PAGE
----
Friday, March 9, 2012

TBP: Personal Geographies, Part 1

Over my winter break, I received Personal Geographies by Jill Berry in the mail.  Even though I haven't had a chance to work through the projects yet, I thought that I would share my initial thoughts on the book.

In a quick flip through the book, I felt that the book was just full of different map-type projects that you could do and examples from different artists.  None of the projects stood out for me, so I made the mistake of putting it on my shelf for when I wanted to try out a project.

When I finally decided to pick the book up again, I slowly started reading through it from the beginning.  That was when I noticed the REAL gems of the book.  But before I get into that, let me share an overview of Personal Geographies.

First, there is the initial introductory chapter.  It discusses types and parts of the map, with tips on designing a compass rose and cartouche.

The rest of the book is separated into three chapters with 5-8 projects in chapter.
Chapter 1: Mapping the Self
Chapter 2: Mapping Your Experience
Chapter 3. Plans, Projections and Possibilities

As you can tell from the chapter names, they are primarily about looking into your self.  Past, present, and future as well as both mentally and physically.

Each chapter is full of projects that are clearly written and accompanied with step by step pictures. Through out the book, you will find examples of the projects from other artists as well.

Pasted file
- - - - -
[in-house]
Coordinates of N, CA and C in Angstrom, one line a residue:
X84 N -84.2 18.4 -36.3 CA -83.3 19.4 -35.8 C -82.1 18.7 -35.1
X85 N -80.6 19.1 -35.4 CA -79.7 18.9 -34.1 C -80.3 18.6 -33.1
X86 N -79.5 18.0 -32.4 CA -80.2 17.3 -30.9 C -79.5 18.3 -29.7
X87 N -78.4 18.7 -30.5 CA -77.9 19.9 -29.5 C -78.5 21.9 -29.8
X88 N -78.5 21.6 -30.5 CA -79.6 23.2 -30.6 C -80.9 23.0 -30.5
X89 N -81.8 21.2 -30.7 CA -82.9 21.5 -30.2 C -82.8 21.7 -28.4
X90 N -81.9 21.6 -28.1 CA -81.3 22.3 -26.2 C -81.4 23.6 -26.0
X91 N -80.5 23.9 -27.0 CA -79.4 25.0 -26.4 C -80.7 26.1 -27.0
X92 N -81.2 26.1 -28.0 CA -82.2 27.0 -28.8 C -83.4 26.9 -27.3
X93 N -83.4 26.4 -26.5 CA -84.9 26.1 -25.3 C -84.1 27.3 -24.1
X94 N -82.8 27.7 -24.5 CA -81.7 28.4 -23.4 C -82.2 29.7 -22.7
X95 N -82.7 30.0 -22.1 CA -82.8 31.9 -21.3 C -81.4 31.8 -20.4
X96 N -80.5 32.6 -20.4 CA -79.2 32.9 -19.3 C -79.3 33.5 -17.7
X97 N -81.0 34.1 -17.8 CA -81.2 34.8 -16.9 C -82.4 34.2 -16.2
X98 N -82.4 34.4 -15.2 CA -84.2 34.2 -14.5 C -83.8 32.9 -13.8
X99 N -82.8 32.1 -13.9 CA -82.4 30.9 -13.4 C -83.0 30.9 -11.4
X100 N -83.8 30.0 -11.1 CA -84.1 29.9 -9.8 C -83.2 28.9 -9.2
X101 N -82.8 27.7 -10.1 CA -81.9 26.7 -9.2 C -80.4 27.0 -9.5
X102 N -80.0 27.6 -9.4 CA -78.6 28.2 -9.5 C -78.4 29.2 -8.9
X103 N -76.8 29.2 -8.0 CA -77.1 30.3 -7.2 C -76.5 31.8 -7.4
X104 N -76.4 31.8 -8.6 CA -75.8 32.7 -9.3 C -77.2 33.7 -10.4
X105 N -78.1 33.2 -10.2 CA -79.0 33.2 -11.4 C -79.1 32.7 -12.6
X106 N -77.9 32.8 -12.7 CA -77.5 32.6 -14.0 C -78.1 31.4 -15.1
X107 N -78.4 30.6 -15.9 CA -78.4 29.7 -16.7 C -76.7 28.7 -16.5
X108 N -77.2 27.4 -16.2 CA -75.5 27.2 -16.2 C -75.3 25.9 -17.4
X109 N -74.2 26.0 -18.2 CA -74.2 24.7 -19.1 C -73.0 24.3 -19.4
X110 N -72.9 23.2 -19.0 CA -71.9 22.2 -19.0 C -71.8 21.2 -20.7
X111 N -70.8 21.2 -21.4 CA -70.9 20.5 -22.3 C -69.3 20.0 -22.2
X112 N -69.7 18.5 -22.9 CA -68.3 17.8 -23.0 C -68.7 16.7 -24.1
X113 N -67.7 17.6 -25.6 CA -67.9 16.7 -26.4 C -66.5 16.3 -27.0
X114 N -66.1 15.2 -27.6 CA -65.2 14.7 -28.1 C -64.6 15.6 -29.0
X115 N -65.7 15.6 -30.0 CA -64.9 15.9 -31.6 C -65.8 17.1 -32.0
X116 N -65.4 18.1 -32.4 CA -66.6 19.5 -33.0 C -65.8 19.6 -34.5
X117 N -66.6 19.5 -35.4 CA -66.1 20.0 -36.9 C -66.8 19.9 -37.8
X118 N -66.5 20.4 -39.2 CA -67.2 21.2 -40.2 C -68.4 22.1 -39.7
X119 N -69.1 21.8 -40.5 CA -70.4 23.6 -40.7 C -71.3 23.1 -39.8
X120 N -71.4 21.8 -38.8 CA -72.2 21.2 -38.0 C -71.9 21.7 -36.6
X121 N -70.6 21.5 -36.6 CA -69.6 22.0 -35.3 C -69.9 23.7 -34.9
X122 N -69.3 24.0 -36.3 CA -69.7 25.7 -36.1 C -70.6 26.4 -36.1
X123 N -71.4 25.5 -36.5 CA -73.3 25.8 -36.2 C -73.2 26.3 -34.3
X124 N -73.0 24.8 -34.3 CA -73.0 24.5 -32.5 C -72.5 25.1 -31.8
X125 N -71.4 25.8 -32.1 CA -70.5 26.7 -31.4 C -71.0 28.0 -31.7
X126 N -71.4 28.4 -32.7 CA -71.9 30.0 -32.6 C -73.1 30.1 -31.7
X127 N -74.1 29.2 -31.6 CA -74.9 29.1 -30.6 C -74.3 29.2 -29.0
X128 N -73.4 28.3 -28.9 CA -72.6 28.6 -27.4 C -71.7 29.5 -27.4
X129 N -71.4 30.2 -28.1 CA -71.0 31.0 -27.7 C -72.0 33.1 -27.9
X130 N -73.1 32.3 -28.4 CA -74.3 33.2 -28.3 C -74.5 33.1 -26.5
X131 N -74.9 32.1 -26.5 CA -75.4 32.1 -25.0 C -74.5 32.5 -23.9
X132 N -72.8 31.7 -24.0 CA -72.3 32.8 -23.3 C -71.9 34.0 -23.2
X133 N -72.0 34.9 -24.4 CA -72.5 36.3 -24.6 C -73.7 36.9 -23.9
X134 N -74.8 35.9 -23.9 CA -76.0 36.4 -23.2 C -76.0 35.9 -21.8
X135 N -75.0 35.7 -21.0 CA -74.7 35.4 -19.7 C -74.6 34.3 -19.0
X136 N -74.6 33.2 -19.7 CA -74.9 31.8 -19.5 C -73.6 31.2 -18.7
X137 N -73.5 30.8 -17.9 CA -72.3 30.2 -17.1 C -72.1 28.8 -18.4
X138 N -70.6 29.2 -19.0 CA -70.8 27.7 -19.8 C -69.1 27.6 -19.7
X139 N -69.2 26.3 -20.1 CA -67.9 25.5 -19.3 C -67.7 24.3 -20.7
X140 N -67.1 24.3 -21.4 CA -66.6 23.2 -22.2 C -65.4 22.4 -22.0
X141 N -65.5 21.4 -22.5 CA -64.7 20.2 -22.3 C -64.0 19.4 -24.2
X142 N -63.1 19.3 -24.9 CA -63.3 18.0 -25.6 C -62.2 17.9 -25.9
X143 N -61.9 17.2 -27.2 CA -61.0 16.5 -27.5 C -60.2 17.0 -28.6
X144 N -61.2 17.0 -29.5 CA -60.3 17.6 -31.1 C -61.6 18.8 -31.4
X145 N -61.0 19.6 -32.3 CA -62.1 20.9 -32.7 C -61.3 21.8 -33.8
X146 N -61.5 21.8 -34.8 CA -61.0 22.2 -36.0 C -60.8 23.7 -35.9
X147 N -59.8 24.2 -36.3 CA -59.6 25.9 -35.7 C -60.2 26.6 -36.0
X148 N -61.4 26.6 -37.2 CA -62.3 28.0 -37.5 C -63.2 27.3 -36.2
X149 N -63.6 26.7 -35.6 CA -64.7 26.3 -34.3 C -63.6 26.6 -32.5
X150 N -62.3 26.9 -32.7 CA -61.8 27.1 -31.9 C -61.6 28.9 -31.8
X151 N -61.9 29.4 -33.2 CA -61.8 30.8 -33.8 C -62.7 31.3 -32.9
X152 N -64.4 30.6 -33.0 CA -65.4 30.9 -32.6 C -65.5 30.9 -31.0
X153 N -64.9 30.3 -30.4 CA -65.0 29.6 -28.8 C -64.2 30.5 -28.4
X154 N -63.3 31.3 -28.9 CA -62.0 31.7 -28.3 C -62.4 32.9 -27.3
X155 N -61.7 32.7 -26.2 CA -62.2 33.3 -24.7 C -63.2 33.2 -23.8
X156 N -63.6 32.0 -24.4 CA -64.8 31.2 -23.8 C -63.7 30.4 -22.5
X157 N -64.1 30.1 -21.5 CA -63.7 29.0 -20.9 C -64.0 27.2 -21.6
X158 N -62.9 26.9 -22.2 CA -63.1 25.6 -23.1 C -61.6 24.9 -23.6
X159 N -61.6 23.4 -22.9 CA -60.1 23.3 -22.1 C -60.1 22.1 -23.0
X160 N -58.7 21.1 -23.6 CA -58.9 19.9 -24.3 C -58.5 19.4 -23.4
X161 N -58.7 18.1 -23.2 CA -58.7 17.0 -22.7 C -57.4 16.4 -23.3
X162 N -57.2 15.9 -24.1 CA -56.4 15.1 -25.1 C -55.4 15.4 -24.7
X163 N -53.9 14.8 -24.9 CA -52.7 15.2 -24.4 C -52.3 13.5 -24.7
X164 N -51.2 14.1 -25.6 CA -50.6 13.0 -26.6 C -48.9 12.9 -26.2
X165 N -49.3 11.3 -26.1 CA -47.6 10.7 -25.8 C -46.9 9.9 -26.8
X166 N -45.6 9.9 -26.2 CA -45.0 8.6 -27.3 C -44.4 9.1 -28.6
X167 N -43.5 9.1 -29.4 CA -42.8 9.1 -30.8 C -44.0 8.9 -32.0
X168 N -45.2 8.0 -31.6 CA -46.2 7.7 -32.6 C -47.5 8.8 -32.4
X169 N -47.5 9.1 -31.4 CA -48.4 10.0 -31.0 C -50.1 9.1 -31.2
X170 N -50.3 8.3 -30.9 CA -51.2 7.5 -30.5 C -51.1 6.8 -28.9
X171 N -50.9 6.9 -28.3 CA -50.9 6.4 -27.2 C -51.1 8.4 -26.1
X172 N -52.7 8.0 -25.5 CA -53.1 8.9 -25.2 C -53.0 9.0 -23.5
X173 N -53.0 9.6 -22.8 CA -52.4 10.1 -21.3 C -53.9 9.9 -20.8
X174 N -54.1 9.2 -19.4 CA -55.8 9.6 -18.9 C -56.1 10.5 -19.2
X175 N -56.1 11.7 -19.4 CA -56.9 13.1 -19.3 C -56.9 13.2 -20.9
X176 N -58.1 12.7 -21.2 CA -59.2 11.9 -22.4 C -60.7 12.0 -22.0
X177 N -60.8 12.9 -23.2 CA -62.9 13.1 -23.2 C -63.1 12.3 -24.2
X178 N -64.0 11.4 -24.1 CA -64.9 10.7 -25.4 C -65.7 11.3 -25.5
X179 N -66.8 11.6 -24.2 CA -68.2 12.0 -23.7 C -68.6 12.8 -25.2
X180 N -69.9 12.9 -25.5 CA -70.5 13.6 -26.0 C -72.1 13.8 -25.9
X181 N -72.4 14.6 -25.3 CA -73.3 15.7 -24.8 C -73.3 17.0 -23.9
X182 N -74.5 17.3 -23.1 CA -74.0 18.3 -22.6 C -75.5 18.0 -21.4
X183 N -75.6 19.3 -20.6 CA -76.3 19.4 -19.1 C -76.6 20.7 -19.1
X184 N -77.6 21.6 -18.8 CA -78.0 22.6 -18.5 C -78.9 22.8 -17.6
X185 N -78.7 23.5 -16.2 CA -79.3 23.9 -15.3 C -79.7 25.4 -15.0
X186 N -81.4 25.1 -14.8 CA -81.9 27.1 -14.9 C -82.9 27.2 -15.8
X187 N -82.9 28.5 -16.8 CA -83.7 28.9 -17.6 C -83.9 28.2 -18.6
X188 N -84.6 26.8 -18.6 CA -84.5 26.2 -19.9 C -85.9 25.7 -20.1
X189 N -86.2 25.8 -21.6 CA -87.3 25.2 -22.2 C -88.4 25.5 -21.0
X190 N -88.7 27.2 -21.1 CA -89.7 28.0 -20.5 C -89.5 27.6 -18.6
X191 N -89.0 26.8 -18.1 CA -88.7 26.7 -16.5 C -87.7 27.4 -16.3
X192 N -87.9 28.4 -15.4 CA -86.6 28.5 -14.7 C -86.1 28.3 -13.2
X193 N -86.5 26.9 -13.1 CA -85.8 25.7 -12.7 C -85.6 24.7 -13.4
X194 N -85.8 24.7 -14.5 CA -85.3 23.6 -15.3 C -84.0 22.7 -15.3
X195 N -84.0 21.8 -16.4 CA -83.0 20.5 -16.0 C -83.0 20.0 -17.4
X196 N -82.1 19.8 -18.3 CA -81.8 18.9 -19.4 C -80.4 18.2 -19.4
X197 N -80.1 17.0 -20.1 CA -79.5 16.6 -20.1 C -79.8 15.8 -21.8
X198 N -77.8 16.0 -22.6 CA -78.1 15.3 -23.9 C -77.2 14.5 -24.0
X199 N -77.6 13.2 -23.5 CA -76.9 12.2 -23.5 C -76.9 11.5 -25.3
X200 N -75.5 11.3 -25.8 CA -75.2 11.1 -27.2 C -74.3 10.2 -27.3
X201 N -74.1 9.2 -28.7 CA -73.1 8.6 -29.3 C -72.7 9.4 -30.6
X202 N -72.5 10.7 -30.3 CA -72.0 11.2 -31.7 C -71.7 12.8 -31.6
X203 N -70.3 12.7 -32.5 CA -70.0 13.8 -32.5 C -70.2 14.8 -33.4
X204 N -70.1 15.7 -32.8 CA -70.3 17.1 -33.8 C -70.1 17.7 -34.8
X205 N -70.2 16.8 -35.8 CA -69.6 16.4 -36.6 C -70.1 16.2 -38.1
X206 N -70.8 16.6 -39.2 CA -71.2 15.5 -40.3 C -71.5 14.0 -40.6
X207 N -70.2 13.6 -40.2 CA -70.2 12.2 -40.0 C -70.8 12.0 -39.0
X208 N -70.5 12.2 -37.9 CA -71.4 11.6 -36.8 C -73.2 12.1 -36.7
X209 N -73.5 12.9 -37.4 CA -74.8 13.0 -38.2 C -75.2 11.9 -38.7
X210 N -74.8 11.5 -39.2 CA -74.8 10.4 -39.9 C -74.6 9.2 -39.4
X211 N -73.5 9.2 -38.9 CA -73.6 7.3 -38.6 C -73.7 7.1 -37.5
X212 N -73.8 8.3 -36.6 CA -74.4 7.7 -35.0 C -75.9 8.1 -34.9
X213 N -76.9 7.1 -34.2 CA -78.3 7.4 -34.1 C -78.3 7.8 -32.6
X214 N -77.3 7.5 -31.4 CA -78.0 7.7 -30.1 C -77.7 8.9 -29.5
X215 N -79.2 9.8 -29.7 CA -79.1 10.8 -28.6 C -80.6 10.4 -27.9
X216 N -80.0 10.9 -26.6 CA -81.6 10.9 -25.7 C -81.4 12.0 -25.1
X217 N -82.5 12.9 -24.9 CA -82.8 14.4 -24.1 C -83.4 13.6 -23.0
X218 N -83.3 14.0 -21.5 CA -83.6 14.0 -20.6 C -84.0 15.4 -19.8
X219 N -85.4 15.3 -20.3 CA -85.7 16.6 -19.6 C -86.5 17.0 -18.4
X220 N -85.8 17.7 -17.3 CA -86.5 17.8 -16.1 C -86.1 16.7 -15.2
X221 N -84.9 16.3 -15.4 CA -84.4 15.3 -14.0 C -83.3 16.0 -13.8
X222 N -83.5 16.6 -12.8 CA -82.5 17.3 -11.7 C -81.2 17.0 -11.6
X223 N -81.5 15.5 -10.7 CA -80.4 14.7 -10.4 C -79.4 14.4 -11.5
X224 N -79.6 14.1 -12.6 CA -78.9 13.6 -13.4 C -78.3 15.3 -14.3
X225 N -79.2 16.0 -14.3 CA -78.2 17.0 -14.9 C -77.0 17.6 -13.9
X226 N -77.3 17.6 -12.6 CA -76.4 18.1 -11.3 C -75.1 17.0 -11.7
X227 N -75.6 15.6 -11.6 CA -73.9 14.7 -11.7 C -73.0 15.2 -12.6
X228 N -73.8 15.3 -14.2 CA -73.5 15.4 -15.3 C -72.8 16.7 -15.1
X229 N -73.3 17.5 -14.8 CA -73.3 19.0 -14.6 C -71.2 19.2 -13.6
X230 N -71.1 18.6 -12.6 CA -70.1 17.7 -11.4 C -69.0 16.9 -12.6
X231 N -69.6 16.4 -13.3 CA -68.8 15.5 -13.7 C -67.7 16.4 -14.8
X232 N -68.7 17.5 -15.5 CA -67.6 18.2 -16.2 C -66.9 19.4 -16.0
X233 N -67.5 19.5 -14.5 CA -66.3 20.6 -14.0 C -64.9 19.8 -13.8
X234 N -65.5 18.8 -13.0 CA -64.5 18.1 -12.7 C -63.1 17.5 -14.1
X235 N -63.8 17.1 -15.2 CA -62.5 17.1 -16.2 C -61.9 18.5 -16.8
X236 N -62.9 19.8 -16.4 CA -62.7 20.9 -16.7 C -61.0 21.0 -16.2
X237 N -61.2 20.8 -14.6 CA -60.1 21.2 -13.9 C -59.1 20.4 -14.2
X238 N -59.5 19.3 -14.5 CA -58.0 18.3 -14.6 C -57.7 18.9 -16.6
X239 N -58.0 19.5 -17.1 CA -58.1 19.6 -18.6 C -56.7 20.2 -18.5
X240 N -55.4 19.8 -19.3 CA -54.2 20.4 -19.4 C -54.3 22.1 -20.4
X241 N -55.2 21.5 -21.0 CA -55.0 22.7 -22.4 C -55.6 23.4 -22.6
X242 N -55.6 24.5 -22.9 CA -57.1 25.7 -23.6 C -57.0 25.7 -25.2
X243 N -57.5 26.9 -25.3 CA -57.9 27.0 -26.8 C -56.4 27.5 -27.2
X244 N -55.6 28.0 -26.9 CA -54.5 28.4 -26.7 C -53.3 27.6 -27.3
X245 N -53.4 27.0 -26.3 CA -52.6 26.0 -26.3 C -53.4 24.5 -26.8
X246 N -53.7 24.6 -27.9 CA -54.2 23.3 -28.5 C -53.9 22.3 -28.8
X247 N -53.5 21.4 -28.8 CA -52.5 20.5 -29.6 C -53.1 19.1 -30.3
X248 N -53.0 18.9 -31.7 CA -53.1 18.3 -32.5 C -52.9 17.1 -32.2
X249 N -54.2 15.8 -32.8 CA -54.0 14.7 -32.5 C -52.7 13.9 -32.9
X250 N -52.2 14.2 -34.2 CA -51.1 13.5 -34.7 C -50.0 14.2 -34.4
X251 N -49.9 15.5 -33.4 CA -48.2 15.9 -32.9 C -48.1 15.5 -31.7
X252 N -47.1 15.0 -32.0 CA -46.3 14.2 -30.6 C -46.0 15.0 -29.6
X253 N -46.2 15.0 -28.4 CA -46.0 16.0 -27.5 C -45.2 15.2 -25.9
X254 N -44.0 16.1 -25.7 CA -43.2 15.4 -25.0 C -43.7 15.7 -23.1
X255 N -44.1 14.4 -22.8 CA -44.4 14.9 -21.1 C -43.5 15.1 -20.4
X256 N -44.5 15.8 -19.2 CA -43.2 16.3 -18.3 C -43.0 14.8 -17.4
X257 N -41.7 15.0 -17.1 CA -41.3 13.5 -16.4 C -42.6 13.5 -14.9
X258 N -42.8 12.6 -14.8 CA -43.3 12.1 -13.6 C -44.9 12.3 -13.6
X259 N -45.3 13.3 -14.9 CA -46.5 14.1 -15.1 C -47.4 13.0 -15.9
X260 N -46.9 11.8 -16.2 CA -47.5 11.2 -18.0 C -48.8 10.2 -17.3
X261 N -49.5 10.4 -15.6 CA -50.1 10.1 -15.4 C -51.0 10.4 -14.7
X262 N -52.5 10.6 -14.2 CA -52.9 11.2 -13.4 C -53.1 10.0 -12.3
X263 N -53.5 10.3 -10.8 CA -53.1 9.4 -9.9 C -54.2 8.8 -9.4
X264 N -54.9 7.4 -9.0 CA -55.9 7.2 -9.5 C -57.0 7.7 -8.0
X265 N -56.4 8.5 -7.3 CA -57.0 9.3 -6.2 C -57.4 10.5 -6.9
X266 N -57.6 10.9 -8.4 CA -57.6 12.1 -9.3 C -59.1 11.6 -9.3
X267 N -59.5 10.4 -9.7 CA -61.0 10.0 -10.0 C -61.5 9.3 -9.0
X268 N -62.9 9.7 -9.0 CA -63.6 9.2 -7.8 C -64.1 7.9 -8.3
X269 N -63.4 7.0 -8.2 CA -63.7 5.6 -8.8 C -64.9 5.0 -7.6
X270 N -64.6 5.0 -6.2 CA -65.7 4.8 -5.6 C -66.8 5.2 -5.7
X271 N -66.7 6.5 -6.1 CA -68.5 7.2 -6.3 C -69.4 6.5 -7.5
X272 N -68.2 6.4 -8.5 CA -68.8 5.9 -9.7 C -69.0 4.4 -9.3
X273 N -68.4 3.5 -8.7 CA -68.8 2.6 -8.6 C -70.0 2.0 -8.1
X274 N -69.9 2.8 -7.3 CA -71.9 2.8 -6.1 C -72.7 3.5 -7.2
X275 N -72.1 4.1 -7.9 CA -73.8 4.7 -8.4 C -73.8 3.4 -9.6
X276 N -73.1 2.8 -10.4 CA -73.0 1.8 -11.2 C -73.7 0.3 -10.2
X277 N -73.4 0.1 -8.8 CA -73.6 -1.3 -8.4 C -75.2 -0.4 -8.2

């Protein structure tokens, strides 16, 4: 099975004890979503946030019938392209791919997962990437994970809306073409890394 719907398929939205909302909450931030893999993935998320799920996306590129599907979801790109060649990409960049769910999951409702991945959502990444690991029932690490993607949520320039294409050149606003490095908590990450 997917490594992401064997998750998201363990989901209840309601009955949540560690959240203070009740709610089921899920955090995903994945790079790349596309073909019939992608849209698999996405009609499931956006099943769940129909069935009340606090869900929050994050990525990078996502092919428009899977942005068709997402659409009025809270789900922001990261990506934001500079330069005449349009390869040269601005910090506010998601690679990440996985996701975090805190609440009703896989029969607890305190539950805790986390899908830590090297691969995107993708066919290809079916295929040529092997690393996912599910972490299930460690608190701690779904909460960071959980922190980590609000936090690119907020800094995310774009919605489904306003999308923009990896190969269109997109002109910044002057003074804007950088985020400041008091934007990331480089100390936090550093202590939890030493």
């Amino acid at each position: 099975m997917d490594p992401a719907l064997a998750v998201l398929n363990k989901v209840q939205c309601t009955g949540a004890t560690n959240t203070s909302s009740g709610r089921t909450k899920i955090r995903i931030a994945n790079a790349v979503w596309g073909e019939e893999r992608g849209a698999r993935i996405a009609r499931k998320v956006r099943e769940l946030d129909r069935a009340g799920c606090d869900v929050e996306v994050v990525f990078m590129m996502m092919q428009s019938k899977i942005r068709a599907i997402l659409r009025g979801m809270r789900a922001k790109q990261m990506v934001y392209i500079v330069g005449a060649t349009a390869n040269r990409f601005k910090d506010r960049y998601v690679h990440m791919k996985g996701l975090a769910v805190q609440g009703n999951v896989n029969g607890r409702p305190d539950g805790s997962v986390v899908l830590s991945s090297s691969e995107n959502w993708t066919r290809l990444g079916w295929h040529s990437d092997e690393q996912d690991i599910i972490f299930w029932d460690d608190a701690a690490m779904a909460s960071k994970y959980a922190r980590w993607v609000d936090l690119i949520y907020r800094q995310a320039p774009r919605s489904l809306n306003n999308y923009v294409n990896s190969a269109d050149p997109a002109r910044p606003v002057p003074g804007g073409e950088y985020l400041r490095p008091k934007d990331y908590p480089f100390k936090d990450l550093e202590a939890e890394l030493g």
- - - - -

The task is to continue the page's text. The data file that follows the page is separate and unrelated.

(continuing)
The gems of the book were the stories and inspiration.  Not only did the author explain her map projects with the stories that brought them about, she also took the time to share what inspired her to create the project.  The inspiration could have been a quote, a specific map, an artist, or even a conversation.

Another little gem was the artwork and stories from other artists.  Every piece had a story attached to it to that the artist had written to explain their map.  Some short and sweet, while some others were long and engaging.  What ever the case, there were plenty of different perspectives for even more inspiration.

If you are looking for a book on making traditional maps, this isn't exactly it.  But if you are looking to make variations of maps, want to look more into yourself, or just love to read stories of other peoples lives - then I recommend you look into this book.

I think that I will be trying out some of these projects fairly soon.

The Book Project is an ongoing project to put my collection of art and craft books to good use by working through them. You can read more about it here. I would also love to hear if you are working through your books as well or would like to join me!

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